The famed Greenbrier Resort has nearly erased the signs of the devastating flood from one year ago. The Old White course has been completely rebuilt and Howard’s Creek, which was a muddy and debris-filled torrent last June 23rd, is once again a peaceful stream meandering among the holes.

Just a mile from here in the town of White Sulphur Springs, there is still evidence of the power of the raging floodwaters. Along Howard’s Creek there are now empty foundations where houses once stood.

However, not far from the devastated community you will find Hope… Hope Village to be precise. Local businessman Tom Crabtree says the idea for what would become Hope Village began to emerge even before the floodwaters receded.  (See more here about Hope Village.)

“We needed to create a new neighborhood,” he said. “These people may not be able to move back… they may not want to move back.”

First, they needed land. White Sulphur Springs Town Council donated just over eight acres on higher ground about a mile from downtown. Then they needed money. The contributions rolled in and to date the Homes for White Sulphur Springs project has raised over $2.8 million.

And finally they needed volunteers to build the new homes. That’s when the Mennonite Disaster Services showed up. The faith-based volunteer organization specializes in helping communities recover and rebuild after natural disasters. They agreed to take on the White Sulphur project.

What followed was a remarkable volunteer effort to prepare the land for construction, install water and sewer lines and build new homes. The first home was open less than five months after the flood. About two dozen are already finished and people have moved in.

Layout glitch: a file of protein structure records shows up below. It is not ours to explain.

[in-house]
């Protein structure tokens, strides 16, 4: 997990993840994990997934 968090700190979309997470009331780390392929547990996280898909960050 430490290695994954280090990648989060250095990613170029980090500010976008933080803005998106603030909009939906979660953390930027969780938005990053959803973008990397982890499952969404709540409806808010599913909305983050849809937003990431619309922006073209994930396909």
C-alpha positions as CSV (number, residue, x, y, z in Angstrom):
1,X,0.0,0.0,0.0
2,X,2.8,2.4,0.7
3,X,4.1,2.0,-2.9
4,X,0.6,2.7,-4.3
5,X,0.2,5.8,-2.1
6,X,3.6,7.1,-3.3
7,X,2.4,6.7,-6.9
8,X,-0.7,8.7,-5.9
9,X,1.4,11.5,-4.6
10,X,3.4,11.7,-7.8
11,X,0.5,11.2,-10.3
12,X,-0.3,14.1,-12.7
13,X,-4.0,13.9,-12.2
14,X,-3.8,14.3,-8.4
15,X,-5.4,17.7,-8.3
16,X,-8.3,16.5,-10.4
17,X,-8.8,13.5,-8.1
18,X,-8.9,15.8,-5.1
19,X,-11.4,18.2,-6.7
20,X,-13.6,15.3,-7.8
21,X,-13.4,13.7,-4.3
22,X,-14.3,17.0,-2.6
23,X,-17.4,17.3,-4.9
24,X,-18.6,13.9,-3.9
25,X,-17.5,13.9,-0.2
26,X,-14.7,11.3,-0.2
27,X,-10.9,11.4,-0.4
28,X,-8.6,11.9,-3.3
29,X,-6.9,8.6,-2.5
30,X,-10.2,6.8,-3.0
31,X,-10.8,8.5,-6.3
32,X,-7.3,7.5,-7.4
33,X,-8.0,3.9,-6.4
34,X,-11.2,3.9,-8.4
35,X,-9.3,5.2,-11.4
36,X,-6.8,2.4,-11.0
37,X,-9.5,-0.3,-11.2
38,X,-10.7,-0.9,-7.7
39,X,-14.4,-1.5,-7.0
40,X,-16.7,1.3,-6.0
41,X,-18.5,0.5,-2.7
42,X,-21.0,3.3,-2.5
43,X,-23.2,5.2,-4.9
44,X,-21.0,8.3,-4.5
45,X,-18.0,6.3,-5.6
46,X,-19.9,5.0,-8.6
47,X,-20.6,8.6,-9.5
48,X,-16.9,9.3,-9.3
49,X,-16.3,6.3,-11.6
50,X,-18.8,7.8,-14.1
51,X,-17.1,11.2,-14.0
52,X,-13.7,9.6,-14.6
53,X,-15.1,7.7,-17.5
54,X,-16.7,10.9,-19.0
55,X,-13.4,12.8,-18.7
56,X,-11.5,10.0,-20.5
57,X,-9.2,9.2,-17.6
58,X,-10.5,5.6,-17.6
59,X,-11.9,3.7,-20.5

Families who live in the flood plain can trade their property to the Greenbrier Valley Foundation. The value of the property is put toward a new home in Hope Village. All the traded property will eventually be turned into a community park.

The homes are modest—900 to 1,200 square feet—and there are also one bedroom villas, but they are new and well-built. Eventually 42 homes will make up Hope Village.

Crabtree said they were not satisfied with just building houses, they wanted to create a neighborhood, which he believes they have done.

Earlier this week on Talkline I asked Governor Jim Justice, the owner of the Greenbrier, if one year ago he could have imagined having the golf tournament one year later. His answer came immediately—yes, of course, adding that he could have been ready last fall.

This week the PGA Tour is back, and CBS Sports will have the golf course and West Virginia’s famed resort on display.

The 2016 flood was heartbreaking, but out of adversity came strength and that strength produced hope, and that hope in White Sulphur Springs was strong enough to inspire the reconstruction of a community and a championship golf course.

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